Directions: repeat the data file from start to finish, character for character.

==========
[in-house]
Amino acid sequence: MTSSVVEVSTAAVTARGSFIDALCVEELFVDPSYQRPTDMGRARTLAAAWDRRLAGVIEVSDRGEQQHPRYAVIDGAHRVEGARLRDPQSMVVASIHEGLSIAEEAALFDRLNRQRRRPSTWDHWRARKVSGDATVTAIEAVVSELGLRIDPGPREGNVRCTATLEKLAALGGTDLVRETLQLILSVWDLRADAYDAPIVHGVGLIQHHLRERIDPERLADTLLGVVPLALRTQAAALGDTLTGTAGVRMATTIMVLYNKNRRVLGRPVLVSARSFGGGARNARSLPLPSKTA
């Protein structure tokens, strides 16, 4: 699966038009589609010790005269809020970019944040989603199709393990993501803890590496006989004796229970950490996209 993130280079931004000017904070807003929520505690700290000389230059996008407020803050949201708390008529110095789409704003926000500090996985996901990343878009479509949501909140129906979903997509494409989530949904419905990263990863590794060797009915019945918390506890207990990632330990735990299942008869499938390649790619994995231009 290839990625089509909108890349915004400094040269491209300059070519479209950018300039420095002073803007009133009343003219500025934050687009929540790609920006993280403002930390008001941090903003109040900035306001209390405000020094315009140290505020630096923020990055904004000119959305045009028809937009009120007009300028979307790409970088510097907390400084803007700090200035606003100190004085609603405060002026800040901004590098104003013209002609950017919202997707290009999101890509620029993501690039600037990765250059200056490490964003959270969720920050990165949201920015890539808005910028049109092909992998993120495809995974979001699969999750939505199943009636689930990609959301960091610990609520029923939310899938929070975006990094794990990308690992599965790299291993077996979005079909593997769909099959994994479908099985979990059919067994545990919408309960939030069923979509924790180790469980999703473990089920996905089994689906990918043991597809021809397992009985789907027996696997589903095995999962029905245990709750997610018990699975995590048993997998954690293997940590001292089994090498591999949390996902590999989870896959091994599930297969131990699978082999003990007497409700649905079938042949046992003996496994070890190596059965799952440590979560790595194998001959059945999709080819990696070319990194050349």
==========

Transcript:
[in-house]
Amino acid sequence: MTSSVVEVSTAAVTARGSFIDALCVEELFVDPSYQRPTDMGRARTLAAAWDRRLAGVIEVSDRGEQQHPRYAVIDGAHRVEGARLRDPQSMVVASIHEGLSIAEEAALFDRLNRQRRRPSTWDHWRARKVSGDATVTAIEAVVSELGLRIDPGPREGNVRCTATLEKLAALGGTDLVRETLQLILSVWDLRADAYDAPIVHGVGLIQHHLRERIDPERLADTLLGVVPLALRTQAAALGDTLTGTAGVRMATTIMVLYNKNRRVLGRPVLVSARSFGGGARNARSLPLPSKTA
């Protein structure tokens, strides 16, 4: 699966038009589609010790005269809020970019944040989603199709393990993501803890590496006989004796229970950490996209 993130280079931004000017904070807003929520505690700290000389230059996008407020803050949201708390008529110095789409704003926000500090996985996901990343878009479509949501909140129906979903997509494409989530949904419905990263990863590794060797009915019945918390506890207990990632330990735990299942008869499938390649790619994995231009 290839990625089509909108890349915004400094040269491209300059070519479209950018300039420095002073803007009133009343003219500025934050687009929540790609920006993280403002930390008001941090903003109040900035306001209390405000020094315009140290505020630096923020990055904004000119959305045009028809937009009120007009300028979307790409970088510097907390400084803007700090200035606003100190004085609603405060002026800040901004590098104003013209002609950017919202997707290009999101890509620029993501690039600037990765250059200056490490964003959270969720920050990165949201920015890539808005910028049109092909992998993120495809995974979001699969999750939505199943009636689930990609959301960091610990609520029923939310899938929070975006990094794990990308690992599965790299291993077996979005079909593997769909099959994994479908099985979990059919067994545990919408309960939030069923979509924790180790469980999703473990089920996905089994689906990918043991597809021809397992009985789907027996696997589903095995999962029905245990709750997610018990699975995590048993997998954690293997940590001292089994090498591999949390996902590999989870896959091994599930297969131990699978082999003990007497409700649905079938042949046992003996496994070890190596059965799952440590979560790595194998001959059945999709080819990696070319990194050349």